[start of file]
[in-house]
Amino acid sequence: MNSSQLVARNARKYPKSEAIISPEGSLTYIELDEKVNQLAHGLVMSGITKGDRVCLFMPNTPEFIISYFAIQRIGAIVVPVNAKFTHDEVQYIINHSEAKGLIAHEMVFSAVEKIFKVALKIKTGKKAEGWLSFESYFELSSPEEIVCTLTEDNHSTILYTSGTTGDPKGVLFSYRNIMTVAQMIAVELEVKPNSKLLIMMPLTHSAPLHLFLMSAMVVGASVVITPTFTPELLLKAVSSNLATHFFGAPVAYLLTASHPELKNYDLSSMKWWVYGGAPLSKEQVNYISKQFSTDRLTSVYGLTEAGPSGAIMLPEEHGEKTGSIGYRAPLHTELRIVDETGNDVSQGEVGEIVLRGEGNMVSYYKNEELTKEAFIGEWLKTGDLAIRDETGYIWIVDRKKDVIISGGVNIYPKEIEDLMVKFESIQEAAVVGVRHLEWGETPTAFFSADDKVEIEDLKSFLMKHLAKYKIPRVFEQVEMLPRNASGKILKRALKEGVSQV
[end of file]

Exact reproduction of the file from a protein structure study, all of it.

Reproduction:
[in-house]
Amino acid sequence: MNSSQLVARNARKYPKSEAIISPEGSLTYIELDEKVNQLAHGLVMSGITKGDRVCLFMPNTPEFIISYFAIQRIGAIVVPVNAKFTHDEVQYIINHSEAKGLIAHEMVFSAVEKIFKVALKIKTGKKAEGWLSFESYFELSSPEEIVCTLTEDNHSTILYTSGTTGDPKGVLFSYRNIMTVAQMIAVELEVKPNSKLLIMMPLTHSAPLHLFLMSAMVVGASVVITPTFTPELLLKAVSSNLATHFFGAPVAYLLTASHPELKNYDLSSMKWWVYGGAPLSKEQVNYISKQFSTDRLTSVYGLTEAGPSGAIMLPEEHGEKTGSIGYRAPLHTELRIVDETGNDVSQGEVGEIVLRGEGNMVSYYKNEELTKEAFIGEWLKTGDLAIRDETGYIWIVDRKKDVIISGGVNIYPKEIEDLMVKFESIQEAAVVGVRHLEWGETPTAFFSADDKVEIEDLKSFLMKHLAKYKIPRVFEQVEMLPRNASGKILKRALKEGVSQV